Steps to Take if Your Personal Debt Goes to Collections

June 5, 2018 Posted by kingcade

When someone is facing serious amounts of debt, it can feel like there is no end in sight. Odds are the individual is fielding continuous calls from debt collectors, all of whom are threatening legal proceedings if the person does not pay the debt owed. However, certain steps can be taken to help handle personal debt issues and hopefully avoid a lawsuit.

1. Review the Debt in Question.
The first step is to review the debt amount. Do not automatically trust what the debt collector is telling you, the debt they are attempting to collect could be expired or past the statute of limitations. It is recommended that the person facing the debt collection action first examine the information provided, research the collection agency that is reporting the debt and see if any discrepancies exist. The debtor has 30 days to verify that the amount is correct after the collection agency has contacted him or her. Take advantage of this time and carefully review the debt before making any payments.

2. Dispute an Incorrect Debt.
If, during this 30-day period, the individual discovers any figure that is inaccurate or unusual, it is recommended that he or she report this and provide proof that it is inaccurate. It is possible that the debt collection agency will clear up any discrepancy and adjust it as necessary.

3. Be Aware of the Fair Debt Collection Practices Act.
Not many individuals are aware that they do, in fact, have rights when it comes to collections. Simply because someone has missed a payment and has fallen delinquent does not mean that he or she has no rights. The Fair Debt Collection Practices Act is a federal law that protects the rights of consumers against harassment and aggressive collection practices by third-party collection agencies. Take the time to review the law and to understand what these rights include.

4. Discuss Payment Options.
If the debt is valid, it can help to talk with the collection agency about payment options. At the end of the day, these companies would rather be paid than have the debt be discharged in bankruptcy. Talk with the company to see what payment options are available. The consumer should examine his or her household budget to see what can be done to make payments to repay this debt.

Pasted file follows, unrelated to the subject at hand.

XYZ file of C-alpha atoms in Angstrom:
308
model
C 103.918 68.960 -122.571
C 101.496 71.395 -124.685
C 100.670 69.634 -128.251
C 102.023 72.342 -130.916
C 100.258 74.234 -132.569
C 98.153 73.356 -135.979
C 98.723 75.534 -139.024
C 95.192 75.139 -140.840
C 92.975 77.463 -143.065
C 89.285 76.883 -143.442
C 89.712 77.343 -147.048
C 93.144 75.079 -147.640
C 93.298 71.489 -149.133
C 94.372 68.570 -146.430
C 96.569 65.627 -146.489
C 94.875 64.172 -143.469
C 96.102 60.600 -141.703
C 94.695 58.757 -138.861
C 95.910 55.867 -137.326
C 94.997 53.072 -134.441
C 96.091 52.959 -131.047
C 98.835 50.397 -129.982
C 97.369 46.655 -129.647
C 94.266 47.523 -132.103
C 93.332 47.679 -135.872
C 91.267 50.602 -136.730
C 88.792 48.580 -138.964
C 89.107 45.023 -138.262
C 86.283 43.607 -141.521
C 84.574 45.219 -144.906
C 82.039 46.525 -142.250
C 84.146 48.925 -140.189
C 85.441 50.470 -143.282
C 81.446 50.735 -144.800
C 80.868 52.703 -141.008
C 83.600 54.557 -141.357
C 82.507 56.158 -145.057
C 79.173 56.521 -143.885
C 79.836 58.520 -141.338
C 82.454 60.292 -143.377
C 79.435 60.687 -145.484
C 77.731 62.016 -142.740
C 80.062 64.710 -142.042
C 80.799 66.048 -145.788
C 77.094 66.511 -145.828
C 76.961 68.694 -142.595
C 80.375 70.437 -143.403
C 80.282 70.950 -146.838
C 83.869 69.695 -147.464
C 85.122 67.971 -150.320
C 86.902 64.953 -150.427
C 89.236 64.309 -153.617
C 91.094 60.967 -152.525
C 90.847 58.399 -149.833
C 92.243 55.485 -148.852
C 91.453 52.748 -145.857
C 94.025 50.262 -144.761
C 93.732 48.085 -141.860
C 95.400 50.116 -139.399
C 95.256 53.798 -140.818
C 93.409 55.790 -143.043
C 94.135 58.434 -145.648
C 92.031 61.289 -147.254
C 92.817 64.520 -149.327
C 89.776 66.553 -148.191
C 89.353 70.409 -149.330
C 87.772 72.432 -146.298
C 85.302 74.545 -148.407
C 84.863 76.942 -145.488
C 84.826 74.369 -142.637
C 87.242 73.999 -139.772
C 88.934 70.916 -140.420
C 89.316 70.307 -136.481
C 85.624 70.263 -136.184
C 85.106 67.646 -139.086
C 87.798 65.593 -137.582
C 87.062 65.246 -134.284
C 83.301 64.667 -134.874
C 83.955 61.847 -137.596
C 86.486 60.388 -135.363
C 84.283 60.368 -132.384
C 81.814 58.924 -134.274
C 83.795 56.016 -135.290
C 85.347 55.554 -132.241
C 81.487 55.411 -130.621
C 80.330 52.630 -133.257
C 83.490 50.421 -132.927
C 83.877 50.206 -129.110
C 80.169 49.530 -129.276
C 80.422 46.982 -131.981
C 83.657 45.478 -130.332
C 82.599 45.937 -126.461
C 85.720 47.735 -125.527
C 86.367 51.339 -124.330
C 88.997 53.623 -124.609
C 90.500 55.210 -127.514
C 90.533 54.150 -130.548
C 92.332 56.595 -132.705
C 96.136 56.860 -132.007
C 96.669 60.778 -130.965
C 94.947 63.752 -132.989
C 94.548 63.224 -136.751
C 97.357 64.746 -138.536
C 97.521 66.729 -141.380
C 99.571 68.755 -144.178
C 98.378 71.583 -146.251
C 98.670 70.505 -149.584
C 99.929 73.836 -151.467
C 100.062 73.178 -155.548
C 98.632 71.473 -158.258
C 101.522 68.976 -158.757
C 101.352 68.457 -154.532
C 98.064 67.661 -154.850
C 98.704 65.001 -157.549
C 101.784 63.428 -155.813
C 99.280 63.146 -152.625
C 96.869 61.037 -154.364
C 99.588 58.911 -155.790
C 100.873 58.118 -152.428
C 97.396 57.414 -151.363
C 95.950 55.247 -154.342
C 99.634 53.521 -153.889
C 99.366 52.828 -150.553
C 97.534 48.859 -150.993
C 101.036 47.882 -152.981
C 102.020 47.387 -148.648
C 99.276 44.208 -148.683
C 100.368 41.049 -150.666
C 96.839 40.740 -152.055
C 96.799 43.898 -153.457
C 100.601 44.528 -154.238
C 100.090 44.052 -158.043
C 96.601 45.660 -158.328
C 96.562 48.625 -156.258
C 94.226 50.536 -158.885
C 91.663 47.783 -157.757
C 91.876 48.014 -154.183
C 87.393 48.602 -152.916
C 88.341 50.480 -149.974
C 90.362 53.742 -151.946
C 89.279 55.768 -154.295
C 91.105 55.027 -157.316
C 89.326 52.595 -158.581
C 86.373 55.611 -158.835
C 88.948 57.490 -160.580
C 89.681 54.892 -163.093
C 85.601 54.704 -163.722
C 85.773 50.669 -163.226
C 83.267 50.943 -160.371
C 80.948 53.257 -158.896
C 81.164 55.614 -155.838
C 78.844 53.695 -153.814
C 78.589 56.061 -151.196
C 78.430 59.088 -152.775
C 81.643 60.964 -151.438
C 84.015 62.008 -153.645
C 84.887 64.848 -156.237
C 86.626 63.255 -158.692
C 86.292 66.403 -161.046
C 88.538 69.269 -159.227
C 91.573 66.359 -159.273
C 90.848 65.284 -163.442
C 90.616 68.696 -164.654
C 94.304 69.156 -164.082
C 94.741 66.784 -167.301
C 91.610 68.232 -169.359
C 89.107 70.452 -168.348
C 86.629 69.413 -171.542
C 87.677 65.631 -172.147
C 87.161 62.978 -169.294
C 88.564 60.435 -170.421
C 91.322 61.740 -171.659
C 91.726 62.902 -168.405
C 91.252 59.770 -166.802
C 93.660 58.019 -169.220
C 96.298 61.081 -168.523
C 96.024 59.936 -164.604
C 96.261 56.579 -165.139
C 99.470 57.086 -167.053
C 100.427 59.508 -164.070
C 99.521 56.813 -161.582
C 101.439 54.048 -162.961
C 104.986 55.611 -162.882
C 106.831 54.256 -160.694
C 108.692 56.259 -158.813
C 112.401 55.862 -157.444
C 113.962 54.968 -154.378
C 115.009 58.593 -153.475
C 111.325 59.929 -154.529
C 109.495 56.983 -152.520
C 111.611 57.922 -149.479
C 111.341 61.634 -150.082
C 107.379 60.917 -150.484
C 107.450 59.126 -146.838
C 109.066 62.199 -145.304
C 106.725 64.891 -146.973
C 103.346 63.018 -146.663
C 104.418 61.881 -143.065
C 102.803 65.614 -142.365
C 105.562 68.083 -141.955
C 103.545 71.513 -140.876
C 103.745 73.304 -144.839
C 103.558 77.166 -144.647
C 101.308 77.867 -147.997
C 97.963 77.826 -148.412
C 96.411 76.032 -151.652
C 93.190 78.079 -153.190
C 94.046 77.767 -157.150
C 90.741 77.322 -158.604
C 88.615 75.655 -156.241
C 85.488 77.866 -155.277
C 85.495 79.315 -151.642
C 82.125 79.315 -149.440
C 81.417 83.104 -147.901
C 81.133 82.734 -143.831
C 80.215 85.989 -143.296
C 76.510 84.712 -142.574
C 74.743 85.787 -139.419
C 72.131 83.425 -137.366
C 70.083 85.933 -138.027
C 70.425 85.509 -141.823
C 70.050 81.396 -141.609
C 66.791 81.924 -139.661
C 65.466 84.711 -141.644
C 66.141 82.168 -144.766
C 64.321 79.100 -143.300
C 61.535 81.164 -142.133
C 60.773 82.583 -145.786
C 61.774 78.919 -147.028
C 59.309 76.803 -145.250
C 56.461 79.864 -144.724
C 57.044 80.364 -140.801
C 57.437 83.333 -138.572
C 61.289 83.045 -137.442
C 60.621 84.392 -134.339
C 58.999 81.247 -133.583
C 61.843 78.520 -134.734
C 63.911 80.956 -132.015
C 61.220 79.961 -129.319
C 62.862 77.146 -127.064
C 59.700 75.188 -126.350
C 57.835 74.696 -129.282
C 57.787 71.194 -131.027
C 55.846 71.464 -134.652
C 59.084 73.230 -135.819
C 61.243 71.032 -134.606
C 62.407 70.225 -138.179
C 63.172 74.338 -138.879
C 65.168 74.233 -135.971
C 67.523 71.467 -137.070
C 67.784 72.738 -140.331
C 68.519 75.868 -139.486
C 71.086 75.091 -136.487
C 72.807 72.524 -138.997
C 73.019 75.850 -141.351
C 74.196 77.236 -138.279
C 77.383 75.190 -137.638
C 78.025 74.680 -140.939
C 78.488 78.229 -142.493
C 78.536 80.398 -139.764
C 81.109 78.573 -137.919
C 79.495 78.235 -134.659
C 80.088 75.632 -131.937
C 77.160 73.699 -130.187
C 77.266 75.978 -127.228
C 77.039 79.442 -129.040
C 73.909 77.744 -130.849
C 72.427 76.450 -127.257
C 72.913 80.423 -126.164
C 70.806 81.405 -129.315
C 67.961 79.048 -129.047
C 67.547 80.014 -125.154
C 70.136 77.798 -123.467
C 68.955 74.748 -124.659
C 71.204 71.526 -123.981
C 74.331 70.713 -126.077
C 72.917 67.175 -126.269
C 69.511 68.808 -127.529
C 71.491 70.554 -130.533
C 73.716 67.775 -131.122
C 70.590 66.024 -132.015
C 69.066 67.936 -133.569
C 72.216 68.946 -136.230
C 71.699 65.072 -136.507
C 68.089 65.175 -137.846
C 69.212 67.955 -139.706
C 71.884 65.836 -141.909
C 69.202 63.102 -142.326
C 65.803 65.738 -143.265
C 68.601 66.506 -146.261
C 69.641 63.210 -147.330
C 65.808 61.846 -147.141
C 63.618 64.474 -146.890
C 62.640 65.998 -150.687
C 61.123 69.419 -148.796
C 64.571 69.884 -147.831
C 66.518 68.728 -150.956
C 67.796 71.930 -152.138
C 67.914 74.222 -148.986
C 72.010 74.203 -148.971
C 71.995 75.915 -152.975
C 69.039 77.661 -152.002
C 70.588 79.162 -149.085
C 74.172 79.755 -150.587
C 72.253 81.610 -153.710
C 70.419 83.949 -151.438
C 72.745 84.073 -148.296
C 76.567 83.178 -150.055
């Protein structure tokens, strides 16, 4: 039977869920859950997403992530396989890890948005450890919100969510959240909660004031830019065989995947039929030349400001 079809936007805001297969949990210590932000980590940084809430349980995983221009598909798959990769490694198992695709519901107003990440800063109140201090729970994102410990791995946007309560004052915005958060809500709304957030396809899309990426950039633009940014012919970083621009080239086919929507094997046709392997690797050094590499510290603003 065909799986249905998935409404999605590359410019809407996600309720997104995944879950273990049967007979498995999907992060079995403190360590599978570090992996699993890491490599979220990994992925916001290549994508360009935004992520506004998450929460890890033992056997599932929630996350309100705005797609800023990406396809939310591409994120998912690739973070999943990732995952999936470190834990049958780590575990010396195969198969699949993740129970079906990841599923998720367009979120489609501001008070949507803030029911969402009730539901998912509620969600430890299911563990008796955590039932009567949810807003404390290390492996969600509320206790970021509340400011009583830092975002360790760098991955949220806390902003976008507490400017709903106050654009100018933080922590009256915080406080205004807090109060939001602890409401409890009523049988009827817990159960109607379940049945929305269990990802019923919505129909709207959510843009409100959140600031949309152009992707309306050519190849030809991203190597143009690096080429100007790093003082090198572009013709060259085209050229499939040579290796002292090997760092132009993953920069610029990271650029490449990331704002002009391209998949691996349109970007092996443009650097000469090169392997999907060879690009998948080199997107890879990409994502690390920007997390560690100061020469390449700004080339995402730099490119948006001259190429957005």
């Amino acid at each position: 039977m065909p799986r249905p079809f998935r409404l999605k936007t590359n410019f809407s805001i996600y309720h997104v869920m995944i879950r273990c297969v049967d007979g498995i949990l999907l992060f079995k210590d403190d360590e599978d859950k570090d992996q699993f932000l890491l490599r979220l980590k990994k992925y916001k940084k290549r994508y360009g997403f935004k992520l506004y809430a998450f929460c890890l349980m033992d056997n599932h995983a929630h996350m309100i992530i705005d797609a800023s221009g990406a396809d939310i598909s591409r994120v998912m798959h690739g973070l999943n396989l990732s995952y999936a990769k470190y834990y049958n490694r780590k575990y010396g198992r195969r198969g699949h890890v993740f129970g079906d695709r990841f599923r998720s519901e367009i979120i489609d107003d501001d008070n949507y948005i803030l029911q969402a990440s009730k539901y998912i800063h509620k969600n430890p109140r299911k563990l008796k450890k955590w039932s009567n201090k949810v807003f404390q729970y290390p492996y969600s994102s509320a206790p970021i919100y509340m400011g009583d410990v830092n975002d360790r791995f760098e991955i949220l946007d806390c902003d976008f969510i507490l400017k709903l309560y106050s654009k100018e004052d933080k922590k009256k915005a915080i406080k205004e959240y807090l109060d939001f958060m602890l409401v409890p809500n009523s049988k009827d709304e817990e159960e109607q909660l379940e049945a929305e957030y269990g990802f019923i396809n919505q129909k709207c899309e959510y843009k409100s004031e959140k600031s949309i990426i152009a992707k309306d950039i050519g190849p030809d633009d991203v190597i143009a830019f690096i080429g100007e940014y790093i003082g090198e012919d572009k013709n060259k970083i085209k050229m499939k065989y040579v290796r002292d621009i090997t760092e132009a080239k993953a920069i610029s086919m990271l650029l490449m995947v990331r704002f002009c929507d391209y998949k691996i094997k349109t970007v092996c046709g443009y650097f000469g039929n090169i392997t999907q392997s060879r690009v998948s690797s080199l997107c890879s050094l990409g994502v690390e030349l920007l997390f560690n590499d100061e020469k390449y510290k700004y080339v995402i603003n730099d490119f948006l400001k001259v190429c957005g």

5. Negotiate the Debt.
Another option that many consumers do not realize they have is to negotiate the debt. Many debt collectors or creditors are quite open to discussing other options for payment. If the individual is facing extreme circumstances or hardships, the creditor or collector may be willing to at least reduce the amount of debt owed or extend the deadline for payment.

6. Know the Statute of Limitations.
Every legal matter comes with its own set deadline for when legal claims can be made. Every state has its own statute of limitation for how long debts can be pursued. It is important that the consumer research what his or her timeline is and know what actions affect this timeline.

7. Be Aware of the Timeline.
After the collection proceeding is over, the debt will stay on the person’s credit report for seven years. This seven-year timeline does not start from when the delinquent account was originally opened but rather seven years from the time it became delinquent. Being aware of this fact can help when negotiating a payment on the debt since a paid debt will be viewed more favorably than one that continues to remain unpaid.

8. Understand the Consequences.
It is equally as important that the individual know what the consequences are to leaving a debt unpaid for too long. It also helps to know what the consequences are of ignoring a legal action if one is eventually filed. If the person is sued, it is extremely important that he or she at least appear in court and respond. It can be tempting to just ignore the matter, but by not appearing in court, the individual is likely to lose by default judgment and could have their wages garnished.

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If you have questions on this topic or are in financial crisis and considering filing for bankruptcy, contact an experienced Miami bankruptcy attorney who can advise you of all of your options. As an experienced CPA as well as a proven bankruptcy lawyer, Timothy Kingcade knows how to help clients take full advantage of the bankruptcy laws to protect their assets and get successful results. Since 1996 Kingcade Garcia McMaken has been helping people from all walks of life build a better tomorrow. Our attorneys’ help thousands of people every year take advantage of their rights under bankruptcy protection to restart, rebuild and recover. The day you hire our firm, we will contact your creditors to stop the harassment. You can also find useful consumer information on the Kingcade Garcia McMaken website at www.miamibankruptcy.com.

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